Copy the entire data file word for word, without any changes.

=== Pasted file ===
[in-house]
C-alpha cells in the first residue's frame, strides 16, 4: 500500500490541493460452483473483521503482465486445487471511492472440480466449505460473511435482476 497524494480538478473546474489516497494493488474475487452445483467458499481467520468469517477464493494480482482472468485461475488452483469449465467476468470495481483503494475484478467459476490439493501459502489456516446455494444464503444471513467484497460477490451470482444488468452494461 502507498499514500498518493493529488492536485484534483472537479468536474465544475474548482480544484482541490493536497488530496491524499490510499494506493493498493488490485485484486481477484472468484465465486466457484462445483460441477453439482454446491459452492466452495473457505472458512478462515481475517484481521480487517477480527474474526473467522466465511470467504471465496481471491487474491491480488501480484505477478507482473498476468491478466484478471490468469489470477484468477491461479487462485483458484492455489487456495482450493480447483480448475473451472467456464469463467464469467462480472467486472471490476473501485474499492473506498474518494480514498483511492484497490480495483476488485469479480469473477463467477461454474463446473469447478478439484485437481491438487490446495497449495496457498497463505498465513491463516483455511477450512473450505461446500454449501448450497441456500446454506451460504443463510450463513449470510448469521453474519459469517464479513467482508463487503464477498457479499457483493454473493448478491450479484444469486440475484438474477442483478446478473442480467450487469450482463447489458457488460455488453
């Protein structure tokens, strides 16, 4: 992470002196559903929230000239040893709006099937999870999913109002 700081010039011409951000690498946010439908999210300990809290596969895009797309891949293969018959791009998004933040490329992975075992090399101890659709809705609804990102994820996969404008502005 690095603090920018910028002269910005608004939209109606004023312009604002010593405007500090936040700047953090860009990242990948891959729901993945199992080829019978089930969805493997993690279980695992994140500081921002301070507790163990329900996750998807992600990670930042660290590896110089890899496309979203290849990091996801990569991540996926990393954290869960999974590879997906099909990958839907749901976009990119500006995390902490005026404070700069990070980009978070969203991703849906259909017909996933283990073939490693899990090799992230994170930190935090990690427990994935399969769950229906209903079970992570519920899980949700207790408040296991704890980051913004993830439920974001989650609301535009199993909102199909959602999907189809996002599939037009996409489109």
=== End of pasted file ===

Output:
[in-house]
C-alpha cells in the first residue's frame, strides 16, 4: 500500500490541493460452483473483521503482465486445487471511492472440480466449505460473511435482476 497524494480538478473546474489516497494493488474475487452445483467458499481467520468469517477464493494480482482472468485461475488452483469449465467476468470495481483503494475484478467459476490439493501459502489456516446455494444464503444471513467484497460477490451470482444488468452494461 502507498499514500498518493493529488492536485484534483472537479468536474465544475474548482480544484482541490493536497488530496491524499490510499494506493493498493488490485485484486481477484472468484465465486466457484462445483460441477453439482454446491459452492466452495473457505472458512478462515481475517484481521480487517477480527474474526473467522466465511470467504471465496481471491487474491491480488501480484505477478507482473498476468491478466484478471490468469489470477484468477491461479487462485483458484492455489487456495482450493480447483480448475473451472467456464469463467464469467462480472467486472471490476473501485474499492473506498474518494480514498483511492484497490480495483476488485469479480469473477463467477461454474463446473469447478478439484485437481491438487490446495497449495496457498497463505498465513491463516483455511477450512473450505461446500454449501448450497441456500446454506451460504443463510450463513449470510448469521453474519459469517464479513467482508463487503464477498457479499457483493454473493448478491450479484444469486440475484438474477442483478446478473442480467450487469450482463447489458457488460455488453
């Protein structure tokens, strides 16, 4: 992470002196559903929230000239040893709006099937999870999913109002 700081010039011409951000690498946010439908999210300990809290596969895009797309891949293969018959791009998004933040490329992975075992090399101890659709809705609804990102994820996969404008502005 690095603090920018910028002269910005608004939209109606004023312009604002010593405007500090936040700047953090860009990242990948891959729901993945199992080829019978089930969805493997993690279980695992994140500081921002301070507790163990329900996750998807992600990670930042660290590896110089890899496309979203290849990091996801990569991540996926990393954290869960999974590879997906099909990958839907749901976009990119500006995390902490005026404070700069990070980009978070969203991703849906259909017909996933283990073939490693899990090799992230994170930190935090990690427990994935399969769950229906209903079970992570519920899980949700207790408040296991704890980051913004993830439920974001989650609301535009199993909102199909959602999907189809996002599939037009996409489109």